For emergency physician, Maninder Kahlon, painting transformed from a way to decompress after a hectic day to pure passion.
Kahlon has been painting for roughly three years and began painting with his spouse as a way to relax. However, he quickly fell in love with painting.
“I almost became manic obsessive about it. I would be up until 4 a.m. or 5 a.m. painting, learning and trying to get things right,” Kahlon said.
Although Kahlon began his painting journey using acrylic paints, he was drawn to oils.
“I find oils are easier, and more natural to blend, because nature has so many different colours, there’s a lot of blending going on,” Kahlon added. “When you start painting, you start to see the world differently.”
Since Kahlon is new to painting, he enjoys having an emphasis on nature in his paintings but is currently trying to find his niche.
“It’s a challenge because I have so many ideas in my head, I want to paint them all,” Kahlon said.
“As a new artist, I’m a learning artist, and I don’t want to narrow down my spectrum just yet,” he said.
Adding, “This is going to be a marathon for me. I’m sure I’ll find a field, but for now I try to challenge myself and paint whatever comes to mind.”
When Kahlon first begins working on a new piece, he spends the majority of his time thinking of an image to create.
“Having an empty canvas is the hardest part of painting for me,” Kahlon said.
“For me, my head gets crammed with a million ideas. I want to paint them all on the canvas.
“A lot of the time, I stare at the canvas, I’ll leave the room, come back, more staring, more thinking, I’ll close my eyes, look at pictures, go for a walk and think about what I’m going to paint,” he said.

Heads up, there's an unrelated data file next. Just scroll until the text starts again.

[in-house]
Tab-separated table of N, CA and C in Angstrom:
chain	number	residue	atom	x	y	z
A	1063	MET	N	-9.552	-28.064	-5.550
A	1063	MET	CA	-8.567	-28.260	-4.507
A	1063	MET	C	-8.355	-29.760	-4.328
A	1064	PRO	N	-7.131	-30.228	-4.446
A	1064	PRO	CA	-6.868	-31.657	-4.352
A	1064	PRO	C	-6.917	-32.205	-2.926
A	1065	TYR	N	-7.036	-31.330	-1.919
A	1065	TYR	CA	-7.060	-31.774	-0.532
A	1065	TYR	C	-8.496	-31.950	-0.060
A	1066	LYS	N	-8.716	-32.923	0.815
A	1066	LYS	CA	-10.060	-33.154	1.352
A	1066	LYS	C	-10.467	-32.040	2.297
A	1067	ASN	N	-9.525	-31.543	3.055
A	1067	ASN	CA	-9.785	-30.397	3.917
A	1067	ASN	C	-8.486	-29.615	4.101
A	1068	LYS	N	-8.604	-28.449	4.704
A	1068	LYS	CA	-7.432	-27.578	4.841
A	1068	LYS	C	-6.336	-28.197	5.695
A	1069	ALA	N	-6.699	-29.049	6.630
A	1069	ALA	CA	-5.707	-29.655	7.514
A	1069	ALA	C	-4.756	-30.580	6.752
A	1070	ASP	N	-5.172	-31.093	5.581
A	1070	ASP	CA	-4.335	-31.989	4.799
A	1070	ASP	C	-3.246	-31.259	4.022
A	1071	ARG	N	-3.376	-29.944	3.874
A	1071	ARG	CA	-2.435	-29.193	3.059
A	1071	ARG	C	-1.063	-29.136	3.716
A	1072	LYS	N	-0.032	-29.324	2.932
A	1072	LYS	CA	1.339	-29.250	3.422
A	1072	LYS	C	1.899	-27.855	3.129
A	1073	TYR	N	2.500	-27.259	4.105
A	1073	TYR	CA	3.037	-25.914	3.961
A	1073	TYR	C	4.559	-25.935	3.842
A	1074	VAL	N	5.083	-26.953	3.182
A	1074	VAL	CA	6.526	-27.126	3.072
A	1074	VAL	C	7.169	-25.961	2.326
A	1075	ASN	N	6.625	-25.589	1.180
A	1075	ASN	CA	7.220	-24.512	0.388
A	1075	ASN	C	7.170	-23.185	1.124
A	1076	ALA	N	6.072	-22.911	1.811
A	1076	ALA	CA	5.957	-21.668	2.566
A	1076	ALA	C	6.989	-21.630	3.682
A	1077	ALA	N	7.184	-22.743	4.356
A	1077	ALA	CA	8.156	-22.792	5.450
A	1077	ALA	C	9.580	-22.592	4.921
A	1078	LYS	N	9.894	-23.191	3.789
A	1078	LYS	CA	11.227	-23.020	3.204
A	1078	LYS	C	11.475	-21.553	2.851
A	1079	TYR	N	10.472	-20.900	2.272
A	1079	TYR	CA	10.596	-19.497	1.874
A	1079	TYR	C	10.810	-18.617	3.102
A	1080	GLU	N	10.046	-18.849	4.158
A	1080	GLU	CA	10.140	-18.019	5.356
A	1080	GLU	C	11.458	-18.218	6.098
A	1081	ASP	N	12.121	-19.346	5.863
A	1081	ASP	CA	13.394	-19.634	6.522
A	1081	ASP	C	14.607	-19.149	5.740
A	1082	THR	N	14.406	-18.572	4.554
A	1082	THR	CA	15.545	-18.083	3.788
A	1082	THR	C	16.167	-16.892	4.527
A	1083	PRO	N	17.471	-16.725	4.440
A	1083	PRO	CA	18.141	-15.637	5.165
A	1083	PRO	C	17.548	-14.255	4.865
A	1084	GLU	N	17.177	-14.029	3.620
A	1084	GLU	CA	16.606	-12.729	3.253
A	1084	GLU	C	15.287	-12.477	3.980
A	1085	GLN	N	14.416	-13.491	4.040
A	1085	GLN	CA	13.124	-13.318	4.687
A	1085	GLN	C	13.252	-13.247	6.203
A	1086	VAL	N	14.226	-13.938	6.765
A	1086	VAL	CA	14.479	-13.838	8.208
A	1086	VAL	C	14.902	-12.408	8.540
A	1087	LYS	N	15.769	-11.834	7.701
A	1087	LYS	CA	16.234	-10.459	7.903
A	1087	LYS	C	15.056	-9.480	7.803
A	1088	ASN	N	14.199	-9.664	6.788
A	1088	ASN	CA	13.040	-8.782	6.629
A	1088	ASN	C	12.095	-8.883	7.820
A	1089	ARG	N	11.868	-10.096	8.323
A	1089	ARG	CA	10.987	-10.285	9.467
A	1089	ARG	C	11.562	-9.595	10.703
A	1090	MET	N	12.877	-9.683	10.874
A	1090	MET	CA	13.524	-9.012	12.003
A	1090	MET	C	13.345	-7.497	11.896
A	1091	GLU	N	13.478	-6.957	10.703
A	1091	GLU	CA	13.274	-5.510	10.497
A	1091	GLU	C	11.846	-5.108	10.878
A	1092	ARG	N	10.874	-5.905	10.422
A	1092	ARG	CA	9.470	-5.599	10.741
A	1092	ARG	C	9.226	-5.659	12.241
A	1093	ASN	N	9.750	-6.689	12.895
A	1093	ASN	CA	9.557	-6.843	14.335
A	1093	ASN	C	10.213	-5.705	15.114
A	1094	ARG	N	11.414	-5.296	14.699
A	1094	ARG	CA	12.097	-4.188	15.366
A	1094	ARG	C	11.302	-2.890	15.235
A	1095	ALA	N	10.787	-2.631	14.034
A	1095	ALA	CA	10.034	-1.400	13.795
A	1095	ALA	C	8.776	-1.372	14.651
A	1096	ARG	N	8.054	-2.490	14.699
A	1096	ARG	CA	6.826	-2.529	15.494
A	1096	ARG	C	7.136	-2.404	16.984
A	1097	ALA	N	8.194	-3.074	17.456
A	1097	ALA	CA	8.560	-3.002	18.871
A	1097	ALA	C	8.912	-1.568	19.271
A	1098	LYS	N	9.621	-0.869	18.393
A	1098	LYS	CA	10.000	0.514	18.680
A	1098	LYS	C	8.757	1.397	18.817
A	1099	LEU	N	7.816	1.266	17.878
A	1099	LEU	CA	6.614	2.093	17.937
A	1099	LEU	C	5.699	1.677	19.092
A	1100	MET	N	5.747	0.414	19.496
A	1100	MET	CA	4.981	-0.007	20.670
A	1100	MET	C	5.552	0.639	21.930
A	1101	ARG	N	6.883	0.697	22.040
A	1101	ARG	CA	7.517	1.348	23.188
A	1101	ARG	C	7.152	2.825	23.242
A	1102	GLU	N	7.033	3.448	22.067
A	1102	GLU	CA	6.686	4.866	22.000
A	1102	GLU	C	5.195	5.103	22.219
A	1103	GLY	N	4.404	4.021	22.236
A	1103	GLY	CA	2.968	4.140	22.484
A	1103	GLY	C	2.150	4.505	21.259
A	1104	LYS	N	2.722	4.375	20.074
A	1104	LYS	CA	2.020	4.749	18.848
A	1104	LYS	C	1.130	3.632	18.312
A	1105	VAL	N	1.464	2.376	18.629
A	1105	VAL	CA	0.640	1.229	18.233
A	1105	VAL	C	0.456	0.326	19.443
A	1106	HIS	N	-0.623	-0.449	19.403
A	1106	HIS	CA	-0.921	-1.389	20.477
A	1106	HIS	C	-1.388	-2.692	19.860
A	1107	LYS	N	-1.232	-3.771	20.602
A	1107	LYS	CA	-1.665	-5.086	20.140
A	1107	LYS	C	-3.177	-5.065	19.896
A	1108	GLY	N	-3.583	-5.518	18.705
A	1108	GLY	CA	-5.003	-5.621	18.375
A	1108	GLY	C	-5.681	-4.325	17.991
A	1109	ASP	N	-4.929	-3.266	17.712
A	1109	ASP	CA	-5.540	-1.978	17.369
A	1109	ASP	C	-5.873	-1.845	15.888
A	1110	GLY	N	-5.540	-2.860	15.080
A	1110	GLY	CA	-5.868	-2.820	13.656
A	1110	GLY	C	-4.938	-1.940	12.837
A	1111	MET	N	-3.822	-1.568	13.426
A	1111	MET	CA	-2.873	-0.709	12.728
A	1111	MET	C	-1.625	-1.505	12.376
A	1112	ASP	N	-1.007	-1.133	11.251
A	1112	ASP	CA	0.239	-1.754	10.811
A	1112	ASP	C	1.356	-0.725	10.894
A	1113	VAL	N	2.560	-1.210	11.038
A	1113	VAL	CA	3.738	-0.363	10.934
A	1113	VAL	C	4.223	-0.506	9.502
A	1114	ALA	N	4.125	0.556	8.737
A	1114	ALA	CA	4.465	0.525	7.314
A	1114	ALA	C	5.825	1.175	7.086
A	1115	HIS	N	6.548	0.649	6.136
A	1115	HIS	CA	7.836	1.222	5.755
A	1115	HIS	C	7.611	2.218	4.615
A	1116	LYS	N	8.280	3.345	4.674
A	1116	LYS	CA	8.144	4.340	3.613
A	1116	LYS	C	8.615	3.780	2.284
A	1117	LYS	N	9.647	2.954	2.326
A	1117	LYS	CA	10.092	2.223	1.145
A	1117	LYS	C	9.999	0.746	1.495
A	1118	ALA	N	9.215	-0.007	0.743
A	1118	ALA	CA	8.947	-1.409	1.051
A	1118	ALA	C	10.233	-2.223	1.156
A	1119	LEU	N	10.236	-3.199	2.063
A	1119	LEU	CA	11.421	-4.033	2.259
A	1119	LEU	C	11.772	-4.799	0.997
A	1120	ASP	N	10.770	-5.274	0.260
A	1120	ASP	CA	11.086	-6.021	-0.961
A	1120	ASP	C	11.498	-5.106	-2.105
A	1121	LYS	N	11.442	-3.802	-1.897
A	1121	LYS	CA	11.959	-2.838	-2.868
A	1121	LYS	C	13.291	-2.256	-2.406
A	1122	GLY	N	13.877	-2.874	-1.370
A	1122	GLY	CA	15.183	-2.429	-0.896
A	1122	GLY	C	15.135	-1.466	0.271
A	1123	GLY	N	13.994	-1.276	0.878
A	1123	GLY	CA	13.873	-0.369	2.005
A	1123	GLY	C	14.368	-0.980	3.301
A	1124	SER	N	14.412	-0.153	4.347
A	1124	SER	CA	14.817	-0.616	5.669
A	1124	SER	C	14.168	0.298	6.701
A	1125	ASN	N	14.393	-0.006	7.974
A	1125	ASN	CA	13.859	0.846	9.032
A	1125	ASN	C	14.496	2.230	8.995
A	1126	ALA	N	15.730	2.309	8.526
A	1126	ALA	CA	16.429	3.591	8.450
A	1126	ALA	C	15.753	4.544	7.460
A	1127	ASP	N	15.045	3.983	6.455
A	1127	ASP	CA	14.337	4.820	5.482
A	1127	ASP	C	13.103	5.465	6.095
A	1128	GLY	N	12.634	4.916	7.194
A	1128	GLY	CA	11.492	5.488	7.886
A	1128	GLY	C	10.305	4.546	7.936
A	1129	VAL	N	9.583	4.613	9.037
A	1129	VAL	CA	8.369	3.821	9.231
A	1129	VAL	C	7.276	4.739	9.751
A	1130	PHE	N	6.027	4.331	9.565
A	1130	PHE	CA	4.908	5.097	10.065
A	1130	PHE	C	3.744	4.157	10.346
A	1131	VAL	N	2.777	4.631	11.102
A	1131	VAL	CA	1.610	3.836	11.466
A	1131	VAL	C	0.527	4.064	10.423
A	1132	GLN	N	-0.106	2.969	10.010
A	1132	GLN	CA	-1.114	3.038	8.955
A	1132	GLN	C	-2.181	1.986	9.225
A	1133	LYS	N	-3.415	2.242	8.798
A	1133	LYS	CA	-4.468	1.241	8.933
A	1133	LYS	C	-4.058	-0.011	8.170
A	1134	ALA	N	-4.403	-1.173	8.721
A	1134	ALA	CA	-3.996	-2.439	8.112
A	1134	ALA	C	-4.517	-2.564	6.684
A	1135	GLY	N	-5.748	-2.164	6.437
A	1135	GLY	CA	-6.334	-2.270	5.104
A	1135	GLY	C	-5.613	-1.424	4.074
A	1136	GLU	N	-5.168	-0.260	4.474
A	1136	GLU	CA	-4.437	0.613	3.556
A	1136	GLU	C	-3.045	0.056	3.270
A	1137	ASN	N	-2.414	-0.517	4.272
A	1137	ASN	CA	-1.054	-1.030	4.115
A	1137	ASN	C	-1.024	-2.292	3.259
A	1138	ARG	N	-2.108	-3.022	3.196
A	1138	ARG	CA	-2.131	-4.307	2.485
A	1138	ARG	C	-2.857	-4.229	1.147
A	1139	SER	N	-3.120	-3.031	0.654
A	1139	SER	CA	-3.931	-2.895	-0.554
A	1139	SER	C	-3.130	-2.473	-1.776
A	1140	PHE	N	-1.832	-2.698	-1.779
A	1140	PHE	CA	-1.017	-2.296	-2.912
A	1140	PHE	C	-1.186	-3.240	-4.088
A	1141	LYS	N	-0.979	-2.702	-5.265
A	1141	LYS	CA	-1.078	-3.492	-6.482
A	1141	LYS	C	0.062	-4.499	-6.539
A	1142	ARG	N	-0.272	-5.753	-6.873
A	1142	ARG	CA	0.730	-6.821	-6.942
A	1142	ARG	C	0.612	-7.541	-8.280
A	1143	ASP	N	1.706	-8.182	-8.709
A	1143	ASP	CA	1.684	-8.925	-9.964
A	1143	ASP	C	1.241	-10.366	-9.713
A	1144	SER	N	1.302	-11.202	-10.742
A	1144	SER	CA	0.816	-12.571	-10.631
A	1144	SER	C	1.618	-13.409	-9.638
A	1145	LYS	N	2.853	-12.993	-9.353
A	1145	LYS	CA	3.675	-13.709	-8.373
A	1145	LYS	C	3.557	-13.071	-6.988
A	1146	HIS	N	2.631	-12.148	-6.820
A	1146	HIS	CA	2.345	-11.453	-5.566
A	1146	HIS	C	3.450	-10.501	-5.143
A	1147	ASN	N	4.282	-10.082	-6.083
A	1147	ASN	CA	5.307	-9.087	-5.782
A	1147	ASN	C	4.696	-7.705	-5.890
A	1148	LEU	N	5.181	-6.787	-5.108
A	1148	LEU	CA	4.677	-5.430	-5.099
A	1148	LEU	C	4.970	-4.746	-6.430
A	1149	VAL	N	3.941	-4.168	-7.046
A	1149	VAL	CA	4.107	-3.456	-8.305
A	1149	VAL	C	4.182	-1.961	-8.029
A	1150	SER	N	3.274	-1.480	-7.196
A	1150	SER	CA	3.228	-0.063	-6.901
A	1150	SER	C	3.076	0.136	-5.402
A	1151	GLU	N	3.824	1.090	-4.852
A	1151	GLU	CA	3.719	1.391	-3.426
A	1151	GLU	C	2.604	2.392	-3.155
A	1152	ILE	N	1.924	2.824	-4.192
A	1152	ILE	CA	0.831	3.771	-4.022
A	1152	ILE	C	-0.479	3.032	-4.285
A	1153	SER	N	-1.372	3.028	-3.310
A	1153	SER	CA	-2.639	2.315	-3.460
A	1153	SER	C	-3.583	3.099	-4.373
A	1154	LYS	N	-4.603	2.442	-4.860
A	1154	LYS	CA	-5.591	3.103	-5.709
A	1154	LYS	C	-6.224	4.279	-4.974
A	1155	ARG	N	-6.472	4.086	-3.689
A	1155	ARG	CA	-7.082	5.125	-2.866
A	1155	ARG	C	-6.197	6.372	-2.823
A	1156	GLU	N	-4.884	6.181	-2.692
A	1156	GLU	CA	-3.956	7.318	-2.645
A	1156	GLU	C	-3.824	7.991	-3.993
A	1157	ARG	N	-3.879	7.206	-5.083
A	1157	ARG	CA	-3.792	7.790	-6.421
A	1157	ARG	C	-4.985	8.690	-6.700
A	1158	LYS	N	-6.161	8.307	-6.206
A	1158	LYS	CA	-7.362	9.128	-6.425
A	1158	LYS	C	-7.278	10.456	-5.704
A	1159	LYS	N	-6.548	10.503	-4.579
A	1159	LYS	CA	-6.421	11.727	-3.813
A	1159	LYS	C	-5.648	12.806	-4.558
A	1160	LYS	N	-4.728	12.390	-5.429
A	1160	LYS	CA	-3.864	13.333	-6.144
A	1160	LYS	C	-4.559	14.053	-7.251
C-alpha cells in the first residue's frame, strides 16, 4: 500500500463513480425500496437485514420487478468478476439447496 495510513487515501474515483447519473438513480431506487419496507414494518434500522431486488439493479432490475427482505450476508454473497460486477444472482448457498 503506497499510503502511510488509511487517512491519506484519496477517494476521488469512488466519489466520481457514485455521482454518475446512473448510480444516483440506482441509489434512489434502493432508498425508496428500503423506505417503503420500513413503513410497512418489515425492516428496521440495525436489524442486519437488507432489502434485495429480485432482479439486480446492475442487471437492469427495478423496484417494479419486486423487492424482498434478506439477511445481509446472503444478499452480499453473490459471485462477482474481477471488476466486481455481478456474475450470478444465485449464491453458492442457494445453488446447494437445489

Adding, “I take longer to think about what I’m going to paint, then the time it takes to paint itself.”
When Kahlon decides what to paint, he begins with the background and will take his time to make adjustments throughout a few days.
“I don’t consider myself a sketcher. I find painting easier than drawing. I find it easier to go ahead and start painting without any sketch,” Kahlon said.
Once the background and main focal point of the painting is completed, Kahlon will let the paint dry.
“The difficult part of the oil is you can’t lay colours on top of each other. It can take several days for it to dry,” Kahlon said.
“Sometimes it can be quite frustrating if you want to lay colour on top of another colour you have to plan two or three steps ahead thinking about what colours you’re going to be painting,” he said.
Moving forward, Kahlon wants to work on multiple pieces at a time. However, he finds it difficult because he gets attached to the painting he is working on at the time.
“At the moment I almost don’t want to think about anything else, I want to give it my 100 per cent focus,” Kahlon said.
A significant reason Kahlon decided to join the Chestermere Fine Art Guild six months ago was that he wanted to be surrounded by artists with many years of experience and wisdom.
“There have been so many times when I would go to the guild, and I would think ‘This is a masterpiece,’ then there would be so much positive criticism I would go home and think ‘I’m nowhere near an artist,’” Kahlon said.
“All of the criticism has 100 per cent helped me become a way better artist than I was six months ago. I’m very thankful for their support, and their passion for trying to help new artists grow into something better,” he said.
Although Kahlon began painting as a way to relieve stress, painting has evolved into something much more significant.
“It’s something that I see myself doing when I’m 80-years-old. It’s a way for me to put my feelings and my thoughts onto a canvas and show it to the world,” Kahlon said.
“It’s turned into something very personal, and I’m taking it as a challenge,” he added.